Weed Eater Won’t Start After Getting Rained On

If you are unable to get your weed eater started after being left out in the rain, there are a few steps that you can take to troubleshoot and hopefully get it running again.

Note: It is important to make sure that you always store your weed eater out of the rain. While weed eaters can handle small bits of rain here and there, too much water will likely short out the motor or cause other problems. This will lead to a weed eater that simply will not start.

Follow these steps if your weed eater won’t start after being left in the rain:

  1. Wipe down the engine surface and remove any visible moisture.
  2. Remove the air filter and spark plug.
  3. Drain the fuel and pump the primer bulb several times.
  4. Blow out the fuel filter and fuel lines with an air compressor (low pressure). If you don’t have an air compressor, another option is to disconnect the fuel line from the carburetor and pour fuel into the tank, catching it into another can or basin as it flows through the line.
  5. Pull the starter a few times.
  6. Spray carburetor cleaner into the spark plug inlet and air filter intake.
  7. Thoroughly clean the spark plug and reinstall it or replace it with a new one.
  8. Clean the air filter and reinstall or replace it with a new one.
  9. Depress the primer bulb until it fills with fuel.
  10. Add gas/oil and pull on the starter cord several times.

This should work so long as there is no remaining moisture in the tank or fuel lines but one place that may still have a problem is the carburetor (sourceOpens in a new tab.). I had to take one apart and drain/clean it before I could get the engine running again. So if the steps above don’t work, look to the carburetor as your next potential solution.

It’s very important to make sure that all of the water is out of the combustion system. And by the way, if you are using gas with ethanol, you may want to consider transitioning to an ethanol-free fuel since it does not attract moisture the way ethanol-based gas does.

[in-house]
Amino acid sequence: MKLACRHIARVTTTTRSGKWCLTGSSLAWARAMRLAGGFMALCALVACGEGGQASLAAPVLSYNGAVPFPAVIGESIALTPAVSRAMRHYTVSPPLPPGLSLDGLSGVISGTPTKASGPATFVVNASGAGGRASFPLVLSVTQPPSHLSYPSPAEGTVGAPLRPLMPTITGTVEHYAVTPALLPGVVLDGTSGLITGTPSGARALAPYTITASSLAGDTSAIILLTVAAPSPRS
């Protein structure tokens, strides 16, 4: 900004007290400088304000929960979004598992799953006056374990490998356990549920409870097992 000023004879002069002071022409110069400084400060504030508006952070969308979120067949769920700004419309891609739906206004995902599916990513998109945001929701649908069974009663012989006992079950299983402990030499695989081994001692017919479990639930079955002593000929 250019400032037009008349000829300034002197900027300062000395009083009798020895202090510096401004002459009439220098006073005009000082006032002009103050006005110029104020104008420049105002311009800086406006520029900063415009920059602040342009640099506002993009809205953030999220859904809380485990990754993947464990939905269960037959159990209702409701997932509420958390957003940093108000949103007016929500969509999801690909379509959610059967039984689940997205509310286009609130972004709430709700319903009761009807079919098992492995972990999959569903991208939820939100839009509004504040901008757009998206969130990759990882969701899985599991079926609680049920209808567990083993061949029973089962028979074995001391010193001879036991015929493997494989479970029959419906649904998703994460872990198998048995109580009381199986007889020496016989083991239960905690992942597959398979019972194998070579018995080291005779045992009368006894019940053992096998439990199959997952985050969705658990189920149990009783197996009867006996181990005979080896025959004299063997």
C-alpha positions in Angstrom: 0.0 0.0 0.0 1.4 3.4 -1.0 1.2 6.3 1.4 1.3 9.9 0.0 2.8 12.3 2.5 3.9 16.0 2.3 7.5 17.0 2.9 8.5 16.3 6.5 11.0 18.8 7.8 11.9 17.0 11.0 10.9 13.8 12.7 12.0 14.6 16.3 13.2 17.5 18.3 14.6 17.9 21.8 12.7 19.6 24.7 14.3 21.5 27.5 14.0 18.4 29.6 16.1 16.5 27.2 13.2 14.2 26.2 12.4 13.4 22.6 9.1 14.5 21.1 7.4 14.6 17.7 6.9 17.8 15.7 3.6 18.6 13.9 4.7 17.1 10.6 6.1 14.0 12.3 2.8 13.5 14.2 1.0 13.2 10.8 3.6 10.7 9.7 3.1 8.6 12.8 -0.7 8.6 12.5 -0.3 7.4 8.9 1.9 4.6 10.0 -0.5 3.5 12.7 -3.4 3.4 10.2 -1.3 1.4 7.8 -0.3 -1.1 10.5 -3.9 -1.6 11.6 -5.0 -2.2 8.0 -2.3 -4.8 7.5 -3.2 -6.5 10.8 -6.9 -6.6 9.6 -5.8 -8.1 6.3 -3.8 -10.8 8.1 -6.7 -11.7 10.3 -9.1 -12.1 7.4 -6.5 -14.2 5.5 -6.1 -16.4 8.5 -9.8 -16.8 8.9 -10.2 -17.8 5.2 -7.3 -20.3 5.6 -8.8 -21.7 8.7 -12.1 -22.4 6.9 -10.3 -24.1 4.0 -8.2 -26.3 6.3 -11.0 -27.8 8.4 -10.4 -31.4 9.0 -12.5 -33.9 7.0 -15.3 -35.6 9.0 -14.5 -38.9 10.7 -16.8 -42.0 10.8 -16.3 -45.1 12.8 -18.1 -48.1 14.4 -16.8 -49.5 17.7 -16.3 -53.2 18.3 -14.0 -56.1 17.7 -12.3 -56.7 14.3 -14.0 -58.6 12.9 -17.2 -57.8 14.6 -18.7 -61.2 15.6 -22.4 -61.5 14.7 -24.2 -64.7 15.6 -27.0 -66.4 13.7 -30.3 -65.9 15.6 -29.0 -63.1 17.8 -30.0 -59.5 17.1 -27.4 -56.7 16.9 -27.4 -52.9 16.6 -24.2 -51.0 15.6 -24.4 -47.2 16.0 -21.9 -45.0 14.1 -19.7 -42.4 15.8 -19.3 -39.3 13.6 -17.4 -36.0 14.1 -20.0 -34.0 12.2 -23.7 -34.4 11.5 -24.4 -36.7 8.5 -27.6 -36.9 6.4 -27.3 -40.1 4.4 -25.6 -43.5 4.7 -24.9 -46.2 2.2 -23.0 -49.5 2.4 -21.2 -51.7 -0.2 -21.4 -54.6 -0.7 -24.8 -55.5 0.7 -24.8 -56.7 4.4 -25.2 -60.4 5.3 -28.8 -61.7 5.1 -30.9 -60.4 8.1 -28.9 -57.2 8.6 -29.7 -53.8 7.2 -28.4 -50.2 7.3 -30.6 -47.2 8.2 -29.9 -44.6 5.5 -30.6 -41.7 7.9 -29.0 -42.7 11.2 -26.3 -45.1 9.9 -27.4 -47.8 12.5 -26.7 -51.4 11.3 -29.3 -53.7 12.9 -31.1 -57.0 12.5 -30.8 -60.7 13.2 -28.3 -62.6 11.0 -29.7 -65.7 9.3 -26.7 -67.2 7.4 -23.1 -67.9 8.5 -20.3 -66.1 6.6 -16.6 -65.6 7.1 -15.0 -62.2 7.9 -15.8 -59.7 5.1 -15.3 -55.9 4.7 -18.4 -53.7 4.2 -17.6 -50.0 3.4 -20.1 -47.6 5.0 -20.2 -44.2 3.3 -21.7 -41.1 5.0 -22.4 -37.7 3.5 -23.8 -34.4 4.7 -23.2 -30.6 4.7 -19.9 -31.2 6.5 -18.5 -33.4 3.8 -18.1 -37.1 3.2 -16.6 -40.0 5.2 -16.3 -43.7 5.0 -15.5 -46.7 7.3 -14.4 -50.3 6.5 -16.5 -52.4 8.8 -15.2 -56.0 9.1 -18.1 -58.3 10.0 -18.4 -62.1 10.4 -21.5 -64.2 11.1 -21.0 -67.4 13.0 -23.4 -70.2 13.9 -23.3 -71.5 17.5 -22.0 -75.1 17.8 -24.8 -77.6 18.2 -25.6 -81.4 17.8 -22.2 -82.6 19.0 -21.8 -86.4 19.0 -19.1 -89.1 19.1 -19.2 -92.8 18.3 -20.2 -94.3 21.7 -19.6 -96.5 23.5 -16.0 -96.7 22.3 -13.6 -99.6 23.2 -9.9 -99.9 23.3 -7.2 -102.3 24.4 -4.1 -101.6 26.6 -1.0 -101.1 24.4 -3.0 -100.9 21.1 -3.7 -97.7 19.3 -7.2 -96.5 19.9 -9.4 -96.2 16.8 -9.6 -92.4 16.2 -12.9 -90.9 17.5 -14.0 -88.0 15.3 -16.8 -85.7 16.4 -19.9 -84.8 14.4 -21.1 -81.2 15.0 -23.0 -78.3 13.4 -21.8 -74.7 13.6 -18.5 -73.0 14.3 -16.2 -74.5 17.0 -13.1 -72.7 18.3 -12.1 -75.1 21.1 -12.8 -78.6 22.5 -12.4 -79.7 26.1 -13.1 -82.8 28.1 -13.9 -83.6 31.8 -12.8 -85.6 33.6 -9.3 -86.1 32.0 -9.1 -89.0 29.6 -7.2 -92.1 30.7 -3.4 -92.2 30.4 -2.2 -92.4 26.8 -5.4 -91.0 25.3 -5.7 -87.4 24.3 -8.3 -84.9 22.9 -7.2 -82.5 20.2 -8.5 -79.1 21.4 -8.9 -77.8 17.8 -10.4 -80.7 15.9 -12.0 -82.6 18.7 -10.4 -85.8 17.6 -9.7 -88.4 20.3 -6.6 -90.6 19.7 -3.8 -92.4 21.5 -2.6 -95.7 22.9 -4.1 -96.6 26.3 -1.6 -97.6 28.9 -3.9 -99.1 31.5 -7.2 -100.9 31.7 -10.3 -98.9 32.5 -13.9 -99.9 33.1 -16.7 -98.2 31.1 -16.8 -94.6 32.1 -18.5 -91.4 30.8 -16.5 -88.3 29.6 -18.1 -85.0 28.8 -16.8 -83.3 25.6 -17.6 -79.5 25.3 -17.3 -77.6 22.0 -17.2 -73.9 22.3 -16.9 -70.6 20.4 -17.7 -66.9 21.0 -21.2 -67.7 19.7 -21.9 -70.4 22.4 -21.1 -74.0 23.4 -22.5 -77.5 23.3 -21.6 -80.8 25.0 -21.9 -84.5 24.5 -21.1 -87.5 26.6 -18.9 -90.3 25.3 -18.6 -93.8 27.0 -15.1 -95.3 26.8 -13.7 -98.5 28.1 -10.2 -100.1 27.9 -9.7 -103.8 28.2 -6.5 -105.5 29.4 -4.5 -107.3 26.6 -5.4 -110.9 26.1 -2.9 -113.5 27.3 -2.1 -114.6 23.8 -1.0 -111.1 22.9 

Recommended reading: Weed Eater Fuel Dos and Don’ts: What You Must Know.

Here’s a short video where a professional landscaper is demonstrating how to get a weed eater running again after he left one of his out in the rain. He pretty much follows the same fundamental principles that I’ve outlined with a few tweaks of his own.

How to fix weed eater that got wet from rain water

Why Water Causes Issues In Fuel

The reason that water is such a concern is based on the fundamental combustion process of a gas-powered engine. Fuel and air mix in the carburetor and the spark plug ignites the fuel (sourceOpens in a new tab.).

When water is present in the mix, it lowers the combustion. This can cause the engine to sputter, misfire, and if of course if too much water is present, not start at all.

And so, we want to make every reasonable effort to remove the water from the system. Minimal moisture may resolve itself as the engine runs. It may sputter a bit for a while but eventually level off as the fuel flushes it out. But too much water will prevent the igniting process and that’s the reason we are taking the time to clean out the entire system.

Conclusion

Weed eaters are not waterproof, so they can become damaged due to rainfall, especially if exposed to water for an extended period of time. Luckily, a weed eater that won’t start after being left out in the rain can often be fixed with the steps I’ve outlined.

As a rule, it’s best to wait until the weather is clear, and the grass is dry to do your weed eating. And of course, make sure you are storing your trimmer out of the weather.

Additional string trimmer troubleshooting guides you may be interested in:

Weed Eater Dies When Giving Gas? Quick Steps To Troubleshoot

Gas Weed Eater Won’t Start: Causes and Steps to Troubleshoot

Paul Brown

Paul has a two-acre yard on red clay soil in Southeast Texas. He knows exactly what the challenges are to nurturing a thriving yard in difficult soil. He takes a practical approach to yard improvement and enjoys putting best practices and “golden rules of lawn care” to the test. Click here for Paul’s author page